Jesus Christ, if he has any basis in history, can be understood as a Jew, or very possibly a composite Jewish figure, who inherited a tradition of evolving religious mythology that, by his time, included messianic, apocalyptic and related themes, but without the non-Jewish concept of a promised savior as a virgin-born Son of God (see DR-1 to DR-12).  According to most critical scholars in the field, this historical/composite Jew did not present himself as God’s literal son or an otherworldly Christ, but was a Jewish prophet/sage who, like other figures of that period, was persecuted for challenging Roman rule by preaching the kingdom of God on earth.  Certain New Testament passages lend support to this position in suggesting that Jesus helped to initiate a resistance movement similar to ones led by the following contemporaneous Jews:


In Acts 5:36, a Jewish judge urges toleration for Jesus’ followers by comparing them to the followers of Theudas, a reputed prophet-magician.  Such a comparison reflects the biblical Jesus’ reputation as a miracle-working prophet who, like Theudas, seems to have placed more emphasis on miraculous divine intervention than on armed revolution as the means of bringing about or manifesting the kingdom of God on earth.

Judas the Galilean

Yet, in the next verse, the judge compares Jesus’ followers to those of Judas the Galilean, a failed messianic leader and founder of the revolutionary Zealots – not to be confused with Jesus’ apostle Judas Iscariot, though Iscariot might be a Zealot term for political assassin.  Whether or not Jesus was violent, the New Testament records that he had one or more Zealots among his chosen apostles (Luke 6:13-16), that Jesus required disciples to carry swords (Luke 22:36-38), and that one of them used a sword quite violently (John 18:10). Paralleling proto-Zealot and Zealot revolts, Jesus reportedly organized a triumphal entry into Jerusalem, took charge of the temple as a known economic centre of Roman-Jewish collaboration, was considered an atoning martyr vindicated by resurrection, had martyred followers, and in dynastic fashion, having succeeded “cousin” John the Baptist, was succeeded in turn by “brothers,” James and then Simon – not by Peter and the corrupt Romanized papacy with its own proven violence.  Later orthodox Jews known as the Ebionites, invoking James against Paul, accepted Jesus as a non-divine messiah.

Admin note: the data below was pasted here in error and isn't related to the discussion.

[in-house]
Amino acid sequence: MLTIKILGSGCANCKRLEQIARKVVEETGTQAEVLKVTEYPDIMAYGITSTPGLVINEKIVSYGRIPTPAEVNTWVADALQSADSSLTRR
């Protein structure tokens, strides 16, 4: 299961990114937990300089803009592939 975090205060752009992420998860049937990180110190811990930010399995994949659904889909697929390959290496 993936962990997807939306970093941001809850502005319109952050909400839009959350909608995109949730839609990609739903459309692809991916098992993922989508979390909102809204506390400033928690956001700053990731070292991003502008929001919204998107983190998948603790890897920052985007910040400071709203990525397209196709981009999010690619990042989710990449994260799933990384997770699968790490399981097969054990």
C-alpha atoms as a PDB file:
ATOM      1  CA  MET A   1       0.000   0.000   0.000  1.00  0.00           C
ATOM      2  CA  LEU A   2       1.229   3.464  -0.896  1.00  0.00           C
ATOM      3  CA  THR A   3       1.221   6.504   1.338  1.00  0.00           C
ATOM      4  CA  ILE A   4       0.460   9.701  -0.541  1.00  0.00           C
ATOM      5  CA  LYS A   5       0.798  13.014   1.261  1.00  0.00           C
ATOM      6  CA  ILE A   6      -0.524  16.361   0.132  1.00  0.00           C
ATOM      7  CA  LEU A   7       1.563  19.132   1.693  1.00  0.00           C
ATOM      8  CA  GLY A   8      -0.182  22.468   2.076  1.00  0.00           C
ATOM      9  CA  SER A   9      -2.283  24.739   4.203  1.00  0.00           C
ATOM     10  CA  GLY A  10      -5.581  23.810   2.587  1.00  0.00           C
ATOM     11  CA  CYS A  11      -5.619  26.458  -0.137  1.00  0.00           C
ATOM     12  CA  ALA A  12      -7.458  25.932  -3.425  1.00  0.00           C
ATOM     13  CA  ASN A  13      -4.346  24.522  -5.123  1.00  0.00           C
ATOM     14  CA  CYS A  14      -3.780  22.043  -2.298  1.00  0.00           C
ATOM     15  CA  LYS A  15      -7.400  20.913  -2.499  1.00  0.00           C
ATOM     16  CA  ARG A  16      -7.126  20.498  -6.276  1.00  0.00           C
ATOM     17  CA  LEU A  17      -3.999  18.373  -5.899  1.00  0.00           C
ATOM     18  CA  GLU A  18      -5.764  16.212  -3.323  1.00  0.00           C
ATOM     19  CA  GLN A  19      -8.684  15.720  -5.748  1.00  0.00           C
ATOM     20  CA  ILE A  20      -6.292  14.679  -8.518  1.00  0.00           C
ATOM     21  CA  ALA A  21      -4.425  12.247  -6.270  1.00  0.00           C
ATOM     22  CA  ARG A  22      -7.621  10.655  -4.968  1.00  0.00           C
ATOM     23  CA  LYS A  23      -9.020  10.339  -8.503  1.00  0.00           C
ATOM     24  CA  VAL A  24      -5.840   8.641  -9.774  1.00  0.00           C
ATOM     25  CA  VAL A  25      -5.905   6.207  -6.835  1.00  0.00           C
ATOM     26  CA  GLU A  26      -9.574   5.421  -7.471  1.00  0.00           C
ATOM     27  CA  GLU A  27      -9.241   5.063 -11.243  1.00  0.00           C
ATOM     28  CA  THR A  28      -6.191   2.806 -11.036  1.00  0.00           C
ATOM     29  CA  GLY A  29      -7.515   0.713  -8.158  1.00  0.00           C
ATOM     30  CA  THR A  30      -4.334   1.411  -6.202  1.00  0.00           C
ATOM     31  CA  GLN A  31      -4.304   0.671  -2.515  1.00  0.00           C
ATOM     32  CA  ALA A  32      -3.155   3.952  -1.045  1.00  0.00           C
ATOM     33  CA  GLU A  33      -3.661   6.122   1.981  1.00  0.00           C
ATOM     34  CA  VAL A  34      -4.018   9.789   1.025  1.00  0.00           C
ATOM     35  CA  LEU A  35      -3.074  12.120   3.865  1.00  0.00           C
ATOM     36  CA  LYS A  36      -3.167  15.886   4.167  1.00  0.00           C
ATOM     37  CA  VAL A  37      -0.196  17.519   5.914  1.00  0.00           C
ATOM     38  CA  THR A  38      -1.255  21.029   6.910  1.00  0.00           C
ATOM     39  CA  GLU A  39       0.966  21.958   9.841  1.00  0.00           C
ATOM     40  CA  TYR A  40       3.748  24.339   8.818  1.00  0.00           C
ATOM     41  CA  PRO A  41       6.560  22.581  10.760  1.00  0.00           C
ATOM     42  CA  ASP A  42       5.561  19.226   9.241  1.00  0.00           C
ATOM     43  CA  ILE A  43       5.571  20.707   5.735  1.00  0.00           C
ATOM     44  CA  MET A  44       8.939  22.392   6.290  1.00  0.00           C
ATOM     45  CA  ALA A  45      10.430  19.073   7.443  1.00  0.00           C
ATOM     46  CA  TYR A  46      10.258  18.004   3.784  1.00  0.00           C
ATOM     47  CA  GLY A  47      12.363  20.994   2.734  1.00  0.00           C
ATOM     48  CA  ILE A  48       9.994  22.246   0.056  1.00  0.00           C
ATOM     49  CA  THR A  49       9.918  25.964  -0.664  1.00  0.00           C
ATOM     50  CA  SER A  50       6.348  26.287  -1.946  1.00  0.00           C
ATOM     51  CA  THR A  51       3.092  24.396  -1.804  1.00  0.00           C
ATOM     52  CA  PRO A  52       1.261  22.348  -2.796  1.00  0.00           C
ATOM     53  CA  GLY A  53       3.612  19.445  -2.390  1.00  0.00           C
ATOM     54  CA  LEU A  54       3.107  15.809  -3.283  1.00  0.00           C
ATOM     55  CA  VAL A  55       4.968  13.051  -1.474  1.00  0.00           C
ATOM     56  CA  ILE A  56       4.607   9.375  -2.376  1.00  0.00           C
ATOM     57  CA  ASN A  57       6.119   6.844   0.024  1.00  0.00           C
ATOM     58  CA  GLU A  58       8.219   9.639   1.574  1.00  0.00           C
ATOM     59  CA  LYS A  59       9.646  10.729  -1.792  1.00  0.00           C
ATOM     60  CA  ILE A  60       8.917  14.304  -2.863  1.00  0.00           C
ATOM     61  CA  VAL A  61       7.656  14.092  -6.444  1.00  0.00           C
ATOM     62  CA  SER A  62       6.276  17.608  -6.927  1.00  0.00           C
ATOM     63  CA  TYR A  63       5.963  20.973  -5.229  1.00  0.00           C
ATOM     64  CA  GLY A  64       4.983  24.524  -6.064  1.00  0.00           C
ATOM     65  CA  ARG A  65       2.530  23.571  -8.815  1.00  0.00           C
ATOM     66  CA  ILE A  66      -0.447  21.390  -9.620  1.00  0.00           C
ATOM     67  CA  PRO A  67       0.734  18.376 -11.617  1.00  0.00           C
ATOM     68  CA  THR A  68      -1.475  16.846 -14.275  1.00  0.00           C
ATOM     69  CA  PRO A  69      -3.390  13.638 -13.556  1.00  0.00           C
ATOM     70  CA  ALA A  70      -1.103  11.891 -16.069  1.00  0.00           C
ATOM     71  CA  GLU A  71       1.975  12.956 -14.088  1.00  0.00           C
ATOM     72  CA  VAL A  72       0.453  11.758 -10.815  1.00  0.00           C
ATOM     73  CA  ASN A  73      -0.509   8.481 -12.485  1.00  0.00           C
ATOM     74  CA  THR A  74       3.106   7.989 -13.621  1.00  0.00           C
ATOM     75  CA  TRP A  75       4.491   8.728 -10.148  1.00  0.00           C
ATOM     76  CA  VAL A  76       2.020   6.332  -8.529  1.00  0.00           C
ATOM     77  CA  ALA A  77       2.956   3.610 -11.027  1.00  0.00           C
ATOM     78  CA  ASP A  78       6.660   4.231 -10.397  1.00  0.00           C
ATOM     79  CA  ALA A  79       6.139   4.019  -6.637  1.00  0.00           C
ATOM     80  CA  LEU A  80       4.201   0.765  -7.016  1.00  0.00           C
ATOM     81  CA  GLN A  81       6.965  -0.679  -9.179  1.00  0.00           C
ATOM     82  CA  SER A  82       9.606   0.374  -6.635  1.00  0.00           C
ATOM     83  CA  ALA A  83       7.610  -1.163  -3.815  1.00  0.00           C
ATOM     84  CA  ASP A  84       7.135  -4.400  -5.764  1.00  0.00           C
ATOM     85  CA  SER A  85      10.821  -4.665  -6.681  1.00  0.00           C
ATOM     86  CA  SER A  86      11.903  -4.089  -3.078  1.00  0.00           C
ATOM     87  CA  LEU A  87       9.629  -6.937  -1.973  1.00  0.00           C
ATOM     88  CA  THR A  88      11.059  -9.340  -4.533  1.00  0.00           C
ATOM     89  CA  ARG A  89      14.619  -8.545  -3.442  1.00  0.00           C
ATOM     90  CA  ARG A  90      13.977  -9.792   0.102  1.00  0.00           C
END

The Egyptian

A Roman commander, in Acts 21:38, asks the Christian Paul whether he is the man called the Egyptian – another comparison with political implications since the Egyptian sought kingship by leading an anti-Roman revolt.  While Paul may not have sought kingship, Jesus reportedly was crucified between two rebels for claiming to be king of the Jews.  The Bible’s description of Jesus’ revolutionary message inciting less animosity from the brutal and anti-Jewish Roman governor Pontius Pilate than from the nationalistic and humane Pharisaic Jews (not the stereotyped Pharisees of the gospels) is a historically false role reversal.

Questions to consider:

Leaving aside claims of divinity, is there anything about Jesus’ adult life, more or less as depicted in the synoptic gospels, which makes it very unique in the context of the Judaism of his time?  Is our New Testament not anti-Semitic, inherently and by its effects, in denigrating this Judaism, and suggesting that “the Jews” as a supposedly evil people, rather than their Roman oppressors, killed Christ?  As a Christian in the past, do I not owe Jews an apology for alleging this?

– 14 –

Assuming that the Jesus movement was originally a Jewish “Kingdom of God” movement derived from a long tradition of evolving religious mythology that did not include the pagan idea of a dying and rising divine savior (see DR-1 to DR-13), it seems that such an idea came into the movement through Paul, under the influence of the Gnosticism and mystery cults of his Greco-Roman environment.  While Paul’s letters in the Bible are considered the earliest extant Christian texts, precluding direct comparison with prior Christian writings, the following excerpts from those letters contain hints, minimized in the later book of Acts, of a mystical Hellenized Paul promoting new beliefs that caused division within a Jesus movement based until then on orthodox Judaism: